Friday, September 20, 2013

Fiction Friday (21)

It's time for another installment of Fiction Friday. This week I'm sharing two reviews of books I read quite some time ago. Both are science-fiction, but they represent completely different elements of the genre. I think they illustrate the diverse nature of the genre, which is probably far too broad a term to encompass all that falls under its umbrella. One is science fiction in the traditional sense of space travel and aliens, while the other is literature that simply takes liberty with science. As a genre, I feel science fiction is one of the labels where most readers have preconceived notions, but as with all genres, there is a rich diversity to be found within it. Enjoy.

Sugar in the Air by E.C. Large

A fascinating read in many ways and for many different reasons. Perhaps the most remarkable aspect of this novel is the fact that it was written in 1937, because it seems so current. While the idea of manufacturing a synthetic sugar from various particles around you would seem like impossible science fiction in the period this book was written, to modern readers, it won't seem very far fetched at all. We don't have to suspend our disbelief anywhere near to the degree of the book's contemporary readership, allowing us to focus on the real theme of the novel; a satirical critique of the workings of corporate capitalism.

The story follows a young man named Pry in a time of economic turmoil, which is one of the immediate ways in which the book connects to our present day. Pry is lucky enough to land a job, at a decent pay, with a company that has invested in an idea that sounds great, but seems to have little chance of succeeding. Pry eventually, through a series of brilliant innovations and blind luck, is able to turn that idea into a success, only to have this potentially new industry sabotaged by petty personal backstabbing and the ignorance of board members who don't necessarily care to know anything about the business they run. There are many parallels that can be drawn to our own corporate run world and how greed can so easily destroy innovation.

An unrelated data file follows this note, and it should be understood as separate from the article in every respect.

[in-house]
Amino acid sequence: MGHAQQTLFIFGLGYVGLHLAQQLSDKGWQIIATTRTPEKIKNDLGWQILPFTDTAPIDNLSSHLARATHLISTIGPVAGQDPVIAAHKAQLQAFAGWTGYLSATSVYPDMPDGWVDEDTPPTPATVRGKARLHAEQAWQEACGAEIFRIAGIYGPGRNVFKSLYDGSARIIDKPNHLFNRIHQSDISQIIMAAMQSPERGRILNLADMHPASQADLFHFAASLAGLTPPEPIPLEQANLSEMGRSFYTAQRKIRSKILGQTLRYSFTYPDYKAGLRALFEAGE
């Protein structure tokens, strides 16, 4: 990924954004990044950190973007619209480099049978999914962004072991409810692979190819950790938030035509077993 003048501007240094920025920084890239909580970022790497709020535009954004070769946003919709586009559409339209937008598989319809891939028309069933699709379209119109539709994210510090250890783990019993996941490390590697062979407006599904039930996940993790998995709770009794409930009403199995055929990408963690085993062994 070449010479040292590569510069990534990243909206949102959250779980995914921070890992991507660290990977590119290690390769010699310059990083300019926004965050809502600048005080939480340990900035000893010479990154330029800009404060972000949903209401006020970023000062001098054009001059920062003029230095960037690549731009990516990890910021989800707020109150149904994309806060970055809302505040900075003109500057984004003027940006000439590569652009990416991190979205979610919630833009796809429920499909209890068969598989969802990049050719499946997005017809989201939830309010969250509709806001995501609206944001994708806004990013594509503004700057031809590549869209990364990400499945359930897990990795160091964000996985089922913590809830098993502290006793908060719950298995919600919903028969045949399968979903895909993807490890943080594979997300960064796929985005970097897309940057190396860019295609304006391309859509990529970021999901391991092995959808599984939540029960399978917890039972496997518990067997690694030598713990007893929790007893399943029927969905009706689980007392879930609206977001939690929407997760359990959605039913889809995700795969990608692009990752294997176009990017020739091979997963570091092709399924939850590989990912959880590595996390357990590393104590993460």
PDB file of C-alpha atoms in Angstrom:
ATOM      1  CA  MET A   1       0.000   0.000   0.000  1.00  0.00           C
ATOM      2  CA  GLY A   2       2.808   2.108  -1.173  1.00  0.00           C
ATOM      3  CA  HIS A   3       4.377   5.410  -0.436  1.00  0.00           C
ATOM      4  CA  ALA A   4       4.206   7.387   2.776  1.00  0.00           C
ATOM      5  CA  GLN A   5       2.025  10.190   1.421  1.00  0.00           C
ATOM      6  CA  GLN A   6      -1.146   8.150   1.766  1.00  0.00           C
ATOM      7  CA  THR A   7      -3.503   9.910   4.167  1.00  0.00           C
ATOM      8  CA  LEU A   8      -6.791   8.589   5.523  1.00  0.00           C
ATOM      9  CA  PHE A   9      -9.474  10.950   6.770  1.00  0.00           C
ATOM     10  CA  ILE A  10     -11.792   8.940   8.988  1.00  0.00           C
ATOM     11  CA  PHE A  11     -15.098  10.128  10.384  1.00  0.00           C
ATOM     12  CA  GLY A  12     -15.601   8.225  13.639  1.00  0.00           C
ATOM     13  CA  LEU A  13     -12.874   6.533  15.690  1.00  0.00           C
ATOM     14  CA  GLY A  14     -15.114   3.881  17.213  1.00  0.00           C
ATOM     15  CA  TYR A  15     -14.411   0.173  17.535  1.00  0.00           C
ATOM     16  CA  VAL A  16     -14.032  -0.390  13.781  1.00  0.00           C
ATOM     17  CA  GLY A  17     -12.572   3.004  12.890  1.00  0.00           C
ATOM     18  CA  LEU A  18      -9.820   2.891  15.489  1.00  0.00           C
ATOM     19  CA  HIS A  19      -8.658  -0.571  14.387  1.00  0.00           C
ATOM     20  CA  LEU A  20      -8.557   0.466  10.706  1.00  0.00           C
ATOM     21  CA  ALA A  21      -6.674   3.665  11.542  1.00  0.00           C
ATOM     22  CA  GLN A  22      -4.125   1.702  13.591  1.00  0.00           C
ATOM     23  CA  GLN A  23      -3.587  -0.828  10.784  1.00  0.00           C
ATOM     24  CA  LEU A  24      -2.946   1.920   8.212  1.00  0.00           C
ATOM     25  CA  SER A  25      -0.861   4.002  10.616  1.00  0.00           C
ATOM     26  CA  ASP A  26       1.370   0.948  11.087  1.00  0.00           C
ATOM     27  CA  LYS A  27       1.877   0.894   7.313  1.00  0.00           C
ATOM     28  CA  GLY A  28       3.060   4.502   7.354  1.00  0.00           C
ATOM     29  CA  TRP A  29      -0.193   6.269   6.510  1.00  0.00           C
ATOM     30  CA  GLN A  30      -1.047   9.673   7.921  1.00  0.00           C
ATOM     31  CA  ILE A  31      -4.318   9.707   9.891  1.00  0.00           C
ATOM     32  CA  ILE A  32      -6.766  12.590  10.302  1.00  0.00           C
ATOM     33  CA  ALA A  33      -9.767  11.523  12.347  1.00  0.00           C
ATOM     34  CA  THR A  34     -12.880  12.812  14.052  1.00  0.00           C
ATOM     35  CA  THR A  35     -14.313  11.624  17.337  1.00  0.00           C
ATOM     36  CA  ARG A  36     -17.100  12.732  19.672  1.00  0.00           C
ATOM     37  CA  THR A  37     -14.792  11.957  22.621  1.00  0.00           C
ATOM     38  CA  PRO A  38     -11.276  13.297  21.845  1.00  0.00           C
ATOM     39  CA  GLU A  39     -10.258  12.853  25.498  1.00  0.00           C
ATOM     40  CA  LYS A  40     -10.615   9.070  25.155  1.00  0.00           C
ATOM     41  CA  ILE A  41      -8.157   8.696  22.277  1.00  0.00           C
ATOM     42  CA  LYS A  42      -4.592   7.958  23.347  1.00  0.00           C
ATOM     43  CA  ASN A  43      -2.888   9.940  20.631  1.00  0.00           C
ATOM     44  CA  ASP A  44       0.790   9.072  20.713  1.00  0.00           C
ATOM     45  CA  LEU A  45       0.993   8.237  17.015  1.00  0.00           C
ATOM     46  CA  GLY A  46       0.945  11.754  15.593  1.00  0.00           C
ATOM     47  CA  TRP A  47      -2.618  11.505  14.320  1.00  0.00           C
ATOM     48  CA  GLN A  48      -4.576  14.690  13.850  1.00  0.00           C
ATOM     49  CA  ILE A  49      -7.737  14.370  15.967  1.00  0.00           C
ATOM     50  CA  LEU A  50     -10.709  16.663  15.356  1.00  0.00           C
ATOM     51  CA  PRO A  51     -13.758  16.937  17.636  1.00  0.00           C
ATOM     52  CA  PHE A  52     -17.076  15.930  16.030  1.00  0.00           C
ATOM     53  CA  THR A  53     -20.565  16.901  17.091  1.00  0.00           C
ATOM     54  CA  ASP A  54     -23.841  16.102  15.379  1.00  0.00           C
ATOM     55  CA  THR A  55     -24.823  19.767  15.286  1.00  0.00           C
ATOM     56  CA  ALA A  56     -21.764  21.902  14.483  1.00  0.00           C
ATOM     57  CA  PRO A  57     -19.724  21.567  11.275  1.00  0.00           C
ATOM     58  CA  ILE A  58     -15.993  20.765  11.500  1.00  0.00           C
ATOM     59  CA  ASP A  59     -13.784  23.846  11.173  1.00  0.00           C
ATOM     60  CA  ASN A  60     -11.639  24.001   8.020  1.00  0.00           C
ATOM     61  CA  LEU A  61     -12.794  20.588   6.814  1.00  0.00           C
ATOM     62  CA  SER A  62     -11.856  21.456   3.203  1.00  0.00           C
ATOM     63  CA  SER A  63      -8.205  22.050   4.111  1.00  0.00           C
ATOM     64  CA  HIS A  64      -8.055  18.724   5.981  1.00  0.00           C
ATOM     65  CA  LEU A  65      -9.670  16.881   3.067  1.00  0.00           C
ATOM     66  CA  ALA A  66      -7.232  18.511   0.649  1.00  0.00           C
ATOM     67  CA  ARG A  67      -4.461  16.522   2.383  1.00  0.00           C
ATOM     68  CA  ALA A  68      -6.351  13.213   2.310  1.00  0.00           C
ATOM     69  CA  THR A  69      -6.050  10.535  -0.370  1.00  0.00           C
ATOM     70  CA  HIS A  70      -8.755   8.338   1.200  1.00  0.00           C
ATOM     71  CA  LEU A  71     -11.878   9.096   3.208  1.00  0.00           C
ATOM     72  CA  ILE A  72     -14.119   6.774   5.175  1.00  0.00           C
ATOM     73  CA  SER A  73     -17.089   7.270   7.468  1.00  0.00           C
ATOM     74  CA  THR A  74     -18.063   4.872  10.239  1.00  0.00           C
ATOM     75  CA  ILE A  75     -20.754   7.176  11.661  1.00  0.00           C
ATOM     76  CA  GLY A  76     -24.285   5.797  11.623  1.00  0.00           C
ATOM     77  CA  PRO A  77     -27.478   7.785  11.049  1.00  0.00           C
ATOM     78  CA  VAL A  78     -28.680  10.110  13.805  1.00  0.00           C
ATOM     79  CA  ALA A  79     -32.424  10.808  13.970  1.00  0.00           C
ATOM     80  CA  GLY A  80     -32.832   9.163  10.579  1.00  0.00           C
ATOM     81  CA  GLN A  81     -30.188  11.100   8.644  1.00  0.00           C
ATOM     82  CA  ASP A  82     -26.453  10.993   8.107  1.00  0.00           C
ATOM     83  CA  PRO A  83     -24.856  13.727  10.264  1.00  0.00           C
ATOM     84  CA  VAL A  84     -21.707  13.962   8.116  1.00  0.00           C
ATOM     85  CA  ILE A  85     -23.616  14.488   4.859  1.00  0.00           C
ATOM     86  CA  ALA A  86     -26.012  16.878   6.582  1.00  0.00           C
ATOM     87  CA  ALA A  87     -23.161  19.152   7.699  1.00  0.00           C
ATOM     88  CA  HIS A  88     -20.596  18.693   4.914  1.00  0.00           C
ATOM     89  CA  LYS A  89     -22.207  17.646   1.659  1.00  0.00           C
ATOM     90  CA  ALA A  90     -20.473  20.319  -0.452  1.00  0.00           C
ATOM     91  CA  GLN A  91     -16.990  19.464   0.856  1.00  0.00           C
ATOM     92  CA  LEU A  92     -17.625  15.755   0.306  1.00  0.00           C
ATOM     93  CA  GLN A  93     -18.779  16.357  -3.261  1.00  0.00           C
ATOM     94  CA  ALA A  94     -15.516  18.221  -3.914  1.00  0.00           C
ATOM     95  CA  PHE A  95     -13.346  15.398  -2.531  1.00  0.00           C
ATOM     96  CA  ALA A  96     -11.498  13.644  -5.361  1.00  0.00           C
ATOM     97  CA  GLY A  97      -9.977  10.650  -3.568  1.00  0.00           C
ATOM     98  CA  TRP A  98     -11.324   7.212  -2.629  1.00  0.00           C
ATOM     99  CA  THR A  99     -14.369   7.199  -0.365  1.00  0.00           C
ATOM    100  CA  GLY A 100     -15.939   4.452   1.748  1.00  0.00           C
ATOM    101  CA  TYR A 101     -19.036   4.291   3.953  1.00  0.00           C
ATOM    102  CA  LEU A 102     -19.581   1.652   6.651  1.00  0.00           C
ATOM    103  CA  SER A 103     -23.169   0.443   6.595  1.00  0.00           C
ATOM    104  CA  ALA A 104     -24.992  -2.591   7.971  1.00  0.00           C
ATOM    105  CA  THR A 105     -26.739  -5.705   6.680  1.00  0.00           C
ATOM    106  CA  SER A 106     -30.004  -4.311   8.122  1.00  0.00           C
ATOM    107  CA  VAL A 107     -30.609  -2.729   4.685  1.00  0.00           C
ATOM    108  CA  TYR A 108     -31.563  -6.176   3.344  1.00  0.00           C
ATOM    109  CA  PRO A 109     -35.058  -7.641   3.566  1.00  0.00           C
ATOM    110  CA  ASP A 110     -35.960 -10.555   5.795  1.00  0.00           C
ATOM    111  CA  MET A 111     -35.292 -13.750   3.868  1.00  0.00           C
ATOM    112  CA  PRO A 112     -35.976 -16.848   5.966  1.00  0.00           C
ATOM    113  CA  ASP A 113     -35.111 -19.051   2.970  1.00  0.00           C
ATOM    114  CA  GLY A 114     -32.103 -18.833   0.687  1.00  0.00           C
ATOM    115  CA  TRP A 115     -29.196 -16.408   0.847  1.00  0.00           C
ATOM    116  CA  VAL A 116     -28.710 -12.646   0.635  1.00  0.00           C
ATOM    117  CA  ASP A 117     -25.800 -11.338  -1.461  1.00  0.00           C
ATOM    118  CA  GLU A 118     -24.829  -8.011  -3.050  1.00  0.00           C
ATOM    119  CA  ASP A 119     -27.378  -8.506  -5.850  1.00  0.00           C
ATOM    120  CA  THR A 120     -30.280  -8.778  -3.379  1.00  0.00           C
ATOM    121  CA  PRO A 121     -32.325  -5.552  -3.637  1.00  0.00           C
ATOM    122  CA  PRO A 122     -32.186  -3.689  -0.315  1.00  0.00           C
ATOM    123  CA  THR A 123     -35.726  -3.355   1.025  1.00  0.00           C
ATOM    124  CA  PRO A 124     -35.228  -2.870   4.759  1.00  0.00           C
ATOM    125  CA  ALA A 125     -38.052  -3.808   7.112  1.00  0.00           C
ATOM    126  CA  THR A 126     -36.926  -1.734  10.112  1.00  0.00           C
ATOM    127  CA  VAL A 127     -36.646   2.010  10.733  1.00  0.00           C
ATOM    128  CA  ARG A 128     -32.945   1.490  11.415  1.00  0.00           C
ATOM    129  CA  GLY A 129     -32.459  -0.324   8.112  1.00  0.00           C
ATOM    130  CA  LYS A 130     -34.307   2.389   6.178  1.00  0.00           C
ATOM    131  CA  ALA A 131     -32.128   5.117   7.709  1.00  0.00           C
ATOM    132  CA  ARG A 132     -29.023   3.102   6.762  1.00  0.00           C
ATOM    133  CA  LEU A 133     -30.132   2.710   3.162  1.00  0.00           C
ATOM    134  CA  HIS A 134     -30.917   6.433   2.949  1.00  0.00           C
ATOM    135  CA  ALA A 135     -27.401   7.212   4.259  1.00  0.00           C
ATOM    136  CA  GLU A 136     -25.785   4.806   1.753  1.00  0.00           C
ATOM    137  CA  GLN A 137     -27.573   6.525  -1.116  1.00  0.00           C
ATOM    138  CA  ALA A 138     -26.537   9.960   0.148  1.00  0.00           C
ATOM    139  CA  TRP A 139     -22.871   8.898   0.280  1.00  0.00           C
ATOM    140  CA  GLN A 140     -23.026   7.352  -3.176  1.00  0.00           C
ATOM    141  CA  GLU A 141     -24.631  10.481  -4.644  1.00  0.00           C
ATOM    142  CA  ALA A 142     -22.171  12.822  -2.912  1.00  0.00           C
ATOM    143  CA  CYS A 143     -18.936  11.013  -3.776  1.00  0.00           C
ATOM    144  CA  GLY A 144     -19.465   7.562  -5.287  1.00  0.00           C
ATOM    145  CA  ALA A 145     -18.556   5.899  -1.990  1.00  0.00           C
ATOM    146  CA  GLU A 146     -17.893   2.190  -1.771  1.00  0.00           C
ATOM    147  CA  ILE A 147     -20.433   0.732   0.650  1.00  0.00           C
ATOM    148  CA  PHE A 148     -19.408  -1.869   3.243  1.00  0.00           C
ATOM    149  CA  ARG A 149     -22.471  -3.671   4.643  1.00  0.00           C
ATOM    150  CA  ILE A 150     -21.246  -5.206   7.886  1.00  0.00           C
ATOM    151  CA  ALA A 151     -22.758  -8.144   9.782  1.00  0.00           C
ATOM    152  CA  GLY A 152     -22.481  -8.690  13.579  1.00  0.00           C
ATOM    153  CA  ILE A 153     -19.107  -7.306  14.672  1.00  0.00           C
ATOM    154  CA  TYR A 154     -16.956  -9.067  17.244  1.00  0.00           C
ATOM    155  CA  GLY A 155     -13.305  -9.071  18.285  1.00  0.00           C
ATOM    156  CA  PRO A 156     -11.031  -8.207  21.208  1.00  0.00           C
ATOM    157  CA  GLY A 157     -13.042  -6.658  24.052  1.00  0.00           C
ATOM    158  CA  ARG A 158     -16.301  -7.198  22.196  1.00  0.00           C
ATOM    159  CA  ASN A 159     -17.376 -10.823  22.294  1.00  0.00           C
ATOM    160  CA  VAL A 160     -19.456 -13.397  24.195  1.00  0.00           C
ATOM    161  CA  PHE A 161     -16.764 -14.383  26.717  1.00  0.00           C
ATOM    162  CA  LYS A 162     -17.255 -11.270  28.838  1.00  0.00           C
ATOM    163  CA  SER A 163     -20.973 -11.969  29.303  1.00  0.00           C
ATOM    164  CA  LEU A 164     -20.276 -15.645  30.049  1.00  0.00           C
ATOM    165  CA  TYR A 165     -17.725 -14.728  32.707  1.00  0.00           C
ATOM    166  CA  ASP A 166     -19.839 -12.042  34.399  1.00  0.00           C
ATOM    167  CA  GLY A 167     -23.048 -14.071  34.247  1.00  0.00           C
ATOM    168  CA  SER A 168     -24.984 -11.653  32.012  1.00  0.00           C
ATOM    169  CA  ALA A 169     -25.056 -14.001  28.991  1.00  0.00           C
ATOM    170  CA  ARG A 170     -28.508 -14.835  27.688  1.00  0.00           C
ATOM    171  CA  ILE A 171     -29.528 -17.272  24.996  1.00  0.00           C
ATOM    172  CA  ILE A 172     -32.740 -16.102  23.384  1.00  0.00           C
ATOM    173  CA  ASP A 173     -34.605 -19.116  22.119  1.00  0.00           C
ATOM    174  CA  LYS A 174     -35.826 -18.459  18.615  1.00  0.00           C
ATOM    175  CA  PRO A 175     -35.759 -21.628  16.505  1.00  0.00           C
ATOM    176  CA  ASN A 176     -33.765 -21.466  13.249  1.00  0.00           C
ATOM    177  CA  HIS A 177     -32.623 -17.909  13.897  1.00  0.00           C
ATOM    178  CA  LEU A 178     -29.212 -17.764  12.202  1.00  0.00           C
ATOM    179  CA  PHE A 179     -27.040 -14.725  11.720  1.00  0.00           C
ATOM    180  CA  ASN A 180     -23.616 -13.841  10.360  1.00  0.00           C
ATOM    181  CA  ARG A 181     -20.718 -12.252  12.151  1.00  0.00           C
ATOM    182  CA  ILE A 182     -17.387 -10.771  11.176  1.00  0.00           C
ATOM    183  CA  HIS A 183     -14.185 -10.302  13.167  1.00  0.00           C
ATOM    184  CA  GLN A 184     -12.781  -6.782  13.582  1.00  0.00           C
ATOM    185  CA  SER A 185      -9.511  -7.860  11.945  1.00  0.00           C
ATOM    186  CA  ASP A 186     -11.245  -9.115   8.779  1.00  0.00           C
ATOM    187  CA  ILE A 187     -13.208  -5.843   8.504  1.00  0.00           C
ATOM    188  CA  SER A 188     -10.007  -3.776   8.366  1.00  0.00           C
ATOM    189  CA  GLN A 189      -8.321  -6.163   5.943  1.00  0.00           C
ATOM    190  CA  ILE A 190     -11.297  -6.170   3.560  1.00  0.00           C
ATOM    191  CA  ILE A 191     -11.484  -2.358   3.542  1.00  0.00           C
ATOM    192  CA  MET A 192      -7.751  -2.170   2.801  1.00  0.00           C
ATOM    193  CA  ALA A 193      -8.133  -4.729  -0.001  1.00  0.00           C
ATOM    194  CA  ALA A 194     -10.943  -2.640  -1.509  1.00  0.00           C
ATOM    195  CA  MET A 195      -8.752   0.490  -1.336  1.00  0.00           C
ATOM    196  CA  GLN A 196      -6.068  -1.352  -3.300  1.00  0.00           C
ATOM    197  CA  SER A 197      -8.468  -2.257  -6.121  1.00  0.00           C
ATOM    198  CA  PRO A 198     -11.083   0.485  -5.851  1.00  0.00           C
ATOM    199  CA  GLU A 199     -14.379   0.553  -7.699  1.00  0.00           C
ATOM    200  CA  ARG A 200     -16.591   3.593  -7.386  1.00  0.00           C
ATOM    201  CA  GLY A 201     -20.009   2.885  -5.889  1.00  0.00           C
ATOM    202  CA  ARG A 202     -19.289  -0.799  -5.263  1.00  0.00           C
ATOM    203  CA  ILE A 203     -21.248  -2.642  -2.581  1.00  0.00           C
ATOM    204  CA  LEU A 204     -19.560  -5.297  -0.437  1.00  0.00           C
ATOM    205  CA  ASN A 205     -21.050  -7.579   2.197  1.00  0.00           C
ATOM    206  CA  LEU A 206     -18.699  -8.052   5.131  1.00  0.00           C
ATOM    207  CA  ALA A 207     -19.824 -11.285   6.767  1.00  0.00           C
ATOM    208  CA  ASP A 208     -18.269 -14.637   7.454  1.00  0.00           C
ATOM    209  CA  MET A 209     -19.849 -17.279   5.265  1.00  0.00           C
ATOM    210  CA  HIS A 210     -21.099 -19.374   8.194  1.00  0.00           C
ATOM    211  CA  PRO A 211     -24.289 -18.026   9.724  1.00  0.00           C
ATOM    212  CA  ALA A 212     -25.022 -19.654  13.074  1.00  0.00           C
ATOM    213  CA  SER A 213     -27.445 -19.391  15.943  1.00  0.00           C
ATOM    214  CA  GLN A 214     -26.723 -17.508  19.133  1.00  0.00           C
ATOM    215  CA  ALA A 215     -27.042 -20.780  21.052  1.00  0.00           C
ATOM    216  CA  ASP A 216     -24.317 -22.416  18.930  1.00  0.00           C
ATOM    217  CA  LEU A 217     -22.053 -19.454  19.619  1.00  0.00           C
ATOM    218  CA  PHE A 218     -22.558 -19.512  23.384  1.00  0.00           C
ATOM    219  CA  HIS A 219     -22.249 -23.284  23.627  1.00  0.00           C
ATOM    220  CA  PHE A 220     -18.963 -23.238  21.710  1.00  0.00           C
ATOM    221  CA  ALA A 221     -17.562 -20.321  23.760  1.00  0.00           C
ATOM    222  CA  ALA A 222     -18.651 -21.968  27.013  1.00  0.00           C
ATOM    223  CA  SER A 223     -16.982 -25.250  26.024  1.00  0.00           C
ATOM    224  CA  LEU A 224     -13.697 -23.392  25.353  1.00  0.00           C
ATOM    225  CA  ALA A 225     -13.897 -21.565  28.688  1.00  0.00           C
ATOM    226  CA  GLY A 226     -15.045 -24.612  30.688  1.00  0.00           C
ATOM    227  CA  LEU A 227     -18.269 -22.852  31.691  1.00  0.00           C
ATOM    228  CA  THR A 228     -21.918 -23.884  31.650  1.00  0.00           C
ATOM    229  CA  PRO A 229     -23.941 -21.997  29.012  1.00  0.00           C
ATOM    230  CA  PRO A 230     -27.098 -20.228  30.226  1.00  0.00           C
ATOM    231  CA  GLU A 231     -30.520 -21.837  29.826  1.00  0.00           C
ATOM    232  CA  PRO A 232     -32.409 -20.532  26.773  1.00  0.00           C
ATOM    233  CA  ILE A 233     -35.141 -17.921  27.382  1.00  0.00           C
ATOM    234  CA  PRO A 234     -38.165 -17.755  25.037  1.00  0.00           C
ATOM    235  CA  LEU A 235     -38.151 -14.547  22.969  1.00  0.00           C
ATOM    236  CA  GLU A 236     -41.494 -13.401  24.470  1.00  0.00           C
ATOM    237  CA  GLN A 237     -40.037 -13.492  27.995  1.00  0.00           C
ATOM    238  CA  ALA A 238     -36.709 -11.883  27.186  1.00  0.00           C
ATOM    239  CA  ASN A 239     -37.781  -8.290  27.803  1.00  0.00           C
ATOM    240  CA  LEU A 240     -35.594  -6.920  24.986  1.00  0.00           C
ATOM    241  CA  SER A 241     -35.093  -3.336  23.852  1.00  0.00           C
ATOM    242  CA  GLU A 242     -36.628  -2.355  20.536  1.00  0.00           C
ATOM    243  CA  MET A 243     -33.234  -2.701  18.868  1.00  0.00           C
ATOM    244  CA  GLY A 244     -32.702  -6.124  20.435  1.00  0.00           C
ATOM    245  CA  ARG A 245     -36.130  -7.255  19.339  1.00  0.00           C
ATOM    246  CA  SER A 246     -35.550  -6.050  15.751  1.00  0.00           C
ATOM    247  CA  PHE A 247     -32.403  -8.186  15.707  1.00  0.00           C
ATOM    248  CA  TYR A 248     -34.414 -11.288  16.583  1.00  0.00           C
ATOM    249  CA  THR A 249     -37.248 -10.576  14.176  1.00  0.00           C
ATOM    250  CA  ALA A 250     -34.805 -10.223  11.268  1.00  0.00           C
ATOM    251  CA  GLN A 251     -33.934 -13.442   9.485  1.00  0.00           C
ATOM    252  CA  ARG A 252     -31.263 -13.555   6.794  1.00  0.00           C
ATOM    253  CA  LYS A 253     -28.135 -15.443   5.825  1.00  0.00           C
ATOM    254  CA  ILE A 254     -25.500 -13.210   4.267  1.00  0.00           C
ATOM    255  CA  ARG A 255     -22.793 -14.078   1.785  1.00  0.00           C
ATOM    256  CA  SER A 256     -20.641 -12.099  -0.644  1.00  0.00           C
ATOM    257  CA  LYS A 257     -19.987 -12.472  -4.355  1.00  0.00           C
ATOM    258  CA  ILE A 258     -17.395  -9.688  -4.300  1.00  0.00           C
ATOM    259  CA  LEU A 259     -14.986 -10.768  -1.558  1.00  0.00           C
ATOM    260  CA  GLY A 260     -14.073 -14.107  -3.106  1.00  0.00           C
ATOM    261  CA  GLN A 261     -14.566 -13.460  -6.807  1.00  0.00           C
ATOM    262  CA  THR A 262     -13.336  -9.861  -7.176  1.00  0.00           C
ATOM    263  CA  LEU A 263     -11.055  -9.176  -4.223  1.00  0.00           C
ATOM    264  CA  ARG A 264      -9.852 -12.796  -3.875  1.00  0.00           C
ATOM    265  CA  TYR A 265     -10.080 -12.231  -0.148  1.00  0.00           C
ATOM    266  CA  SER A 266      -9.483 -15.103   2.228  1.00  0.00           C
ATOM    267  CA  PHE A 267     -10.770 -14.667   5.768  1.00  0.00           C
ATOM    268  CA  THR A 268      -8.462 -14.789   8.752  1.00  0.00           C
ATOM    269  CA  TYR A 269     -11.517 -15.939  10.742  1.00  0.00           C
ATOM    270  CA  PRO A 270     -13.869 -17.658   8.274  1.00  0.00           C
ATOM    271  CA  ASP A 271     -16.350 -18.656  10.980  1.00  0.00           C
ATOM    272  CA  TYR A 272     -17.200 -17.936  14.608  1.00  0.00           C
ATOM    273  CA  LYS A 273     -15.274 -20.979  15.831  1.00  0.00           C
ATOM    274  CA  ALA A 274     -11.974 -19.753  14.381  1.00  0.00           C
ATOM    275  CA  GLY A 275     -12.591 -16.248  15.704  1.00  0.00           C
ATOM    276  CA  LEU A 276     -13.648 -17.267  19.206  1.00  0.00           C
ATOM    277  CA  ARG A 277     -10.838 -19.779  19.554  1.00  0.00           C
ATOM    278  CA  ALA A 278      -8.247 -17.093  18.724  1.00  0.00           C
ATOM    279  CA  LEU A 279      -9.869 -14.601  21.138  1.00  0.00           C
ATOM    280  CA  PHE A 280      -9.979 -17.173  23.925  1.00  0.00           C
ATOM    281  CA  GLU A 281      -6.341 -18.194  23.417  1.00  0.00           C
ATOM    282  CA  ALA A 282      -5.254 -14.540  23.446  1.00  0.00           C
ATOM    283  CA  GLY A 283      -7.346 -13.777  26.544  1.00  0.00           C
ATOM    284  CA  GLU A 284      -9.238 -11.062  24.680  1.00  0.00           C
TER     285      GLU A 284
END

However, the heart of the story lies within Pry's personal struggle to keep a dream going in the face of so much stubborn and ill-informed opposition. Any one who has ever worked in a large company, or even for a boss who refuses to listen, can identify with Pry's frustration at how office politics can get in the way of productivity.

This book is certainly not for everyone. To be honest, it wasn't what I'd expected at all. Unlike the descriptions I'd read, it certainly does not feel like science fiction, and certainly has none of the outrageousness of a "mash-up." If you go into it with those expectations, you may be disappointed.

Babel-17/ Empire Star by Samuel R. Delany

In my experience, Science-Fiction as a genre tends to emphasize plot and concept over character, which is one reason I don't read as much of it as I would like. I love the concepts, but as a reader and a writer, I'm drawn to character. Thankfully, Samuel R. Delany doesn't follow that mold. Babel-17, though heavy on concept, never loses track of the need for a intriguing character to be the heart of his story. Rydra Wong is a great protagonist, trying to solve the mystery of herself as intensely as the mystery of this new language Babel-17. In fact the two are interconnected in a wonderful way. The result is a fascinating book about the idea of how the language running through our internal monologues shapes our perception of the universe. Though certainly Sci-Fi in its tone, the book is just as much a profile in psychology. 

The inclusion of the brief novel Empire Star, though very loosely connected to Babel-17, did very little for me. Though it began with an interesting character, it soon felt rushed. Character growth leaped from chapter to chapter without earning it. And what may have been an interesting concept of applying a leveled structure to the perception of the universe simply became repetitive and inconsistent. The other large concept concerning time was lazily constructed. In my opinion, Empire Star reads like the first draft of what could become a really good novel.

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